I’ve visited Russia and its former Republics several times. Yet it never ceases to amaze me how often those of us in the West think we can influence politics in a place like that.
Here’s a region that cares little about its own rule of law, never mind global law and order.
Recent events in Ukraine and Crimea underline that perfectly. Despite the 1994 treaty in place that protects Ukrainian sovereignty, it didn’t stop Russia from annexing Crimea in an audacious, “blink and you’ll miss it” land grab.
The European Union, United Kingdom and United States all signed the treaty… but have done nothing hard-hitting of note to sanction Russia’s actions.
Why is that?
The reason is simple: energy.
Don’t Mess With the King
In a world reliant on energy for its survival, Russia is in the enviable position of being the energy kingpin in the region. And he who has the oil makes the rules.
So it’s absolutely in Russia’s best interests to cause havoc and unrest at every opportunity for one end and one end only…
To keep energy prices higher, so the oligarchs who report to the Kremlin can continue to line their pockets.
Everything else is just noise.
What Russia is doing is neither new, nor unpredictable.
Here’s an excerpt of what I wrote in my bestselling book, Where in the World Should I Invest?, in the chapter about Russia:
“There’s a huge divide between the mega rich and the poor. Oligarchs and government operatives in the Russian bloc thrive on chaos. As a nuclear superpower, Russia will always possess a bigger bark than bite, impeding global progress in the Middle East and Asia, where Russia holds significant interests. Russia and the former Soviet Republics have never recovered from the collapse of the USSR. There are questions about rule of law, distribution of equity and transparency of markets. Until those are resolved, the region, minus the Baltics, will face significant problems for years, if not decades, to come.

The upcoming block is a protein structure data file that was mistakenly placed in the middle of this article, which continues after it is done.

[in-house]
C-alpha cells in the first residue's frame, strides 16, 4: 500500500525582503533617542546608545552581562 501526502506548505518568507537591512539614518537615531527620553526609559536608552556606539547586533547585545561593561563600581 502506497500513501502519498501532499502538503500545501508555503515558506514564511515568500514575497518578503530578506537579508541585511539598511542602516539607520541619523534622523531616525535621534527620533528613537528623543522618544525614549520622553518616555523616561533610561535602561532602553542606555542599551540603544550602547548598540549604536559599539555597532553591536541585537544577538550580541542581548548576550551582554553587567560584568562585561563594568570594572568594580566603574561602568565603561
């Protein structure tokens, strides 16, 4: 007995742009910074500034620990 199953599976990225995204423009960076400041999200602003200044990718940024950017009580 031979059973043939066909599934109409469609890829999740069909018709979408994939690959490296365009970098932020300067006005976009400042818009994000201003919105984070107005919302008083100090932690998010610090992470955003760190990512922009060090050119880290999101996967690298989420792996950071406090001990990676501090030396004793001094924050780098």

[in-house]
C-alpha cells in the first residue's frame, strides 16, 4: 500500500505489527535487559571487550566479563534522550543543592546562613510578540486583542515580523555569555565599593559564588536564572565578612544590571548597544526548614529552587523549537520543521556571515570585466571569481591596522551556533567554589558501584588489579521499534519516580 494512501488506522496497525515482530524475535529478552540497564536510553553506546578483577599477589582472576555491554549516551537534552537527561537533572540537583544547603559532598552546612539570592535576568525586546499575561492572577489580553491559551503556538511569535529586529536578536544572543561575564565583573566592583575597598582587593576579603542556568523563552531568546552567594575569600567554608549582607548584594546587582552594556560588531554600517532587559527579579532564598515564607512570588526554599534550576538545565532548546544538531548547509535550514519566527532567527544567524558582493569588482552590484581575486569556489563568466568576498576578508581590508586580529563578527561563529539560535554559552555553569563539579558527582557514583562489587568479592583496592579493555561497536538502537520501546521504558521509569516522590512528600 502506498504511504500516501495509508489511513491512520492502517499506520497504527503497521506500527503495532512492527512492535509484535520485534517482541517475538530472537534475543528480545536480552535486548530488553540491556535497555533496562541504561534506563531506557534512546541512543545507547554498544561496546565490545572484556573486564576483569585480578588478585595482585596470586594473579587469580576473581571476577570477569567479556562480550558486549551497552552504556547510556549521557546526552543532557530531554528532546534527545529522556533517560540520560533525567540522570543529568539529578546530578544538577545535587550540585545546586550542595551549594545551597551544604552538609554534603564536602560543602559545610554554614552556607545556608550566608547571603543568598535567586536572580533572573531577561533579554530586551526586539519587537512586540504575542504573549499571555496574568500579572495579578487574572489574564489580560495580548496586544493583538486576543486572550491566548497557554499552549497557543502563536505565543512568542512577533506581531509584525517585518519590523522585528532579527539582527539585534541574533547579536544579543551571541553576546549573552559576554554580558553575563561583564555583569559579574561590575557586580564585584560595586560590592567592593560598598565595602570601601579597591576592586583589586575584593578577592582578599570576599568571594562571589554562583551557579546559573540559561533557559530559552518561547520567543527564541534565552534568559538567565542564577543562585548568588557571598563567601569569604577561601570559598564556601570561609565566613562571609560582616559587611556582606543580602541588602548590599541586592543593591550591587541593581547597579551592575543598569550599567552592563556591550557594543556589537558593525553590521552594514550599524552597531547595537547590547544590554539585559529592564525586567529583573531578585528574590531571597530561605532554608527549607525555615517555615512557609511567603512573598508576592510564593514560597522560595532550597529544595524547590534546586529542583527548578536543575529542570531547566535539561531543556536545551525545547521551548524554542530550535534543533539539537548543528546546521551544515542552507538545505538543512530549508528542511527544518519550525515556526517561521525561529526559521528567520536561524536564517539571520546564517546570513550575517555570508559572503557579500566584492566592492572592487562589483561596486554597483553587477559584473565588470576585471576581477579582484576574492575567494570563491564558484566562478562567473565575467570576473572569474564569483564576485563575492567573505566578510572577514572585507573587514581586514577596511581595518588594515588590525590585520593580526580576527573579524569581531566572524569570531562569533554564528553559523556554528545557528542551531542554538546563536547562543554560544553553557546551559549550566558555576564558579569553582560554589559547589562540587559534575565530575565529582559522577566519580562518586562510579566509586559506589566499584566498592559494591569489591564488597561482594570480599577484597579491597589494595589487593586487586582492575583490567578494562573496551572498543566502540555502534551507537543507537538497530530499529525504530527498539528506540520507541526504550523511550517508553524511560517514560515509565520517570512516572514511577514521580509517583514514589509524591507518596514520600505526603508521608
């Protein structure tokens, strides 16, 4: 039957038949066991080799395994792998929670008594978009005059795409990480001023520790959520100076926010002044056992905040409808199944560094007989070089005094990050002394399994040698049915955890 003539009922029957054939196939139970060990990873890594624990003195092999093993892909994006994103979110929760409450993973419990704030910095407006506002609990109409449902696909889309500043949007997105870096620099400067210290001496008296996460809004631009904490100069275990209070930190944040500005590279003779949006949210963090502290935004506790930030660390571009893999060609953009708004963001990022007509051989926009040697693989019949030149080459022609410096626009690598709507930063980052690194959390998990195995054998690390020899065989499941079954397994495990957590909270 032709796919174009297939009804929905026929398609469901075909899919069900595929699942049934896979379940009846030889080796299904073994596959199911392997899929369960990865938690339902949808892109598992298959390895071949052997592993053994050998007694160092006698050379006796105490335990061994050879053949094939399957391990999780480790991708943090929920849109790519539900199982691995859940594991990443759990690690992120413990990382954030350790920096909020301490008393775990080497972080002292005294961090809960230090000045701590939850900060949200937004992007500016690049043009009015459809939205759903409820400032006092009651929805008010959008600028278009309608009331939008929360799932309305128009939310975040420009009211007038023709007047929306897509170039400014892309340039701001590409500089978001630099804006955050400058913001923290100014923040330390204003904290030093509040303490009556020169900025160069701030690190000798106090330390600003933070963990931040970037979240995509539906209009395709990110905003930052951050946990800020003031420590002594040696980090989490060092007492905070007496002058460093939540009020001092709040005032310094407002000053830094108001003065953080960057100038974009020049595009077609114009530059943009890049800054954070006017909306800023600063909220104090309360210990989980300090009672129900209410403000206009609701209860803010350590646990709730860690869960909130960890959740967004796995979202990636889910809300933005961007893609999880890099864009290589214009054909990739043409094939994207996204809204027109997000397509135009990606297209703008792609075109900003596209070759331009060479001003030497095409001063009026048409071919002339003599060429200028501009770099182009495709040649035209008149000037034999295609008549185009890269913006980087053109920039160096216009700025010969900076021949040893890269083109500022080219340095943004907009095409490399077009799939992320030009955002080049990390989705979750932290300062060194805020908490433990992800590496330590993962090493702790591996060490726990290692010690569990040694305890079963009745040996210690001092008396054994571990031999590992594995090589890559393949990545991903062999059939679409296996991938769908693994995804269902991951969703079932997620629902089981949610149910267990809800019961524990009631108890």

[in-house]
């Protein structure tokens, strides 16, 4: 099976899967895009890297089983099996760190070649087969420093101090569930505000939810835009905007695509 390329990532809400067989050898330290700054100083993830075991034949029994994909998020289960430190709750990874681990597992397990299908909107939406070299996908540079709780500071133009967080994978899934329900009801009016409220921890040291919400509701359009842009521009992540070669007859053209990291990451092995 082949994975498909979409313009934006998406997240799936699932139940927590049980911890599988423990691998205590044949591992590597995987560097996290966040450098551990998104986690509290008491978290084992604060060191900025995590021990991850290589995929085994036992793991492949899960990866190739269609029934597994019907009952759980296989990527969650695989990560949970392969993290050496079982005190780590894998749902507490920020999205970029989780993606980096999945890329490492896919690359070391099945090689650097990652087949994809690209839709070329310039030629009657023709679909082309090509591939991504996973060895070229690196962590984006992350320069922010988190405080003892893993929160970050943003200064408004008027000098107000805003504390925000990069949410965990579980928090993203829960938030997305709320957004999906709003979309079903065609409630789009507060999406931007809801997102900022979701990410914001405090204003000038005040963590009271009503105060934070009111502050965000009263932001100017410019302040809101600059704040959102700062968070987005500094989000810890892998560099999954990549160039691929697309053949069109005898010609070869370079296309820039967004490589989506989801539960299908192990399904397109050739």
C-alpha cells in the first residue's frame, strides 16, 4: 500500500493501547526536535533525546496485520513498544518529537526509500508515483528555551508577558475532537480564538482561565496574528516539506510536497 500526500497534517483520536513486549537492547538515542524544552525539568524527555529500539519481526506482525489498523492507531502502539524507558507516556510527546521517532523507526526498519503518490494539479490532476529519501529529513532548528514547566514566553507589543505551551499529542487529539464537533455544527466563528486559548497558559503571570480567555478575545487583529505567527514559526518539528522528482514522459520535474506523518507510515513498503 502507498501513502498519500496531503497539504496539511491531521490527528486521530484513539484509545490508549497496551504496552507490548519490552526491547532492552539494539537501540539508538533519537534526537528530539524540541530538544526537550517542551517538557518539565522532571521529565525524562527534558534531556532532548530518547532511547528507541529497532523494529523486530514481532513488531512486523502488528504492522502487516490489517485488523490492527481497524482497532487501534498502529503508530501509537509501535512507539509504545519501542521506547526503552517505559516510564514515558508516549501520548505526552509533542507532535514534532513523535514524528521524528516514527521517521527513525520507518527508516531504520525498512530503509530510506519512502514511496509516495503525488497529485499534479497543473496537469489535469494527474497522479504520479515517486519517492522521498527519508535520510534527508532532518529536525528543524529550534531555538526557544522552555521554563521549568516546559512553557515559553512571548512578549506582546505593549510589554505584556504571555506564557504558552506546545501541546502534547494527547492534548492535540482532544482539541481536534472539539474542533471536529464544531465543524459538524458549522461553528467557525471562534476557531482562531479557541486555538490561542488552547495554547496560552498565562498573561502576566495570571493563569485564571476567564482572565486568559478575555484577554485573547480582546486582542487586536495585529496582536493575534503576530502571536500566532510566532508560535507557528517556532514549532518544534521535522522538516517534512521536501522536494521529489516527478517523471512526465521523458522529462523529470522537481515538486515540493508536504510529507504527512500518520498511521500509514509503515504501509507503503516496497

For Europe, the situation couldn’t be more delicate…
Europe: Stuck Between a Rock and a Russian Place
Two former German chancellors – Messrs. Schroeder and Schmidt – are on record as saying that the Russia/Crimea issue was nothing for Germany to be concerned about.
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Germany is Russia’s largest European Union trading partner and the biggest consumer of Russian energy exports. In other words, it needs Russia onside.
That goes for the rest of Europe, too.
- The European Union is Russia’s largest trading partner by far, with more than $270 billion in annual trade. That’s almost 15 times more than Russian-U.S. trade.
- Fully 84% of Russia’s oil exports and 76% of natural gas exports are to European countries.
Europe knows that the despotic Russian regime has the capability to annihilate any and all non-European enemies with its nuclear arsenal, and all of Europe with its conventional forces.
And if the EU isn’t feeling the urge to do anything, it’s unlikely that the Americans will have any effect on Russia’s economy.
So for all the rhetoric, any military option is off the table and will remain off the table, even if Russia invades Ukraine or any former Republic.
In the meantime, Russia sits firmly in the box seat, happy to let tensions simmer…
Russia Wants to Stir the Pot
Take a recent headline, for example: “Russia Warns of Possible Civil War in Ukraine.”
Warns? Nothing would suit Russia’s agenda better than more geopolitical strife…
Ukraine is a major conduit for Russian natural gas to Europe, with pipelines crisscrossing the country. Yet, in an ironic twist, the Ukrainians can’t afford the sky-high prices that Russian energy giant, Gazprom, charges for domestic natural gas consumption. And Russia has threatened to cut off supplies completely if Ukraine doesn’t pay $2 billion in arrears.
Understand that what we’re seeing play out today isn’t unscripted. And before this chapter is concluded, Ukraine may once again become a vassal of the Russian Republic.
In short, Russia isn’t warning of a possible civil war in Ukraine; it’s encouraging it by all means possible.
And “the chase” continues,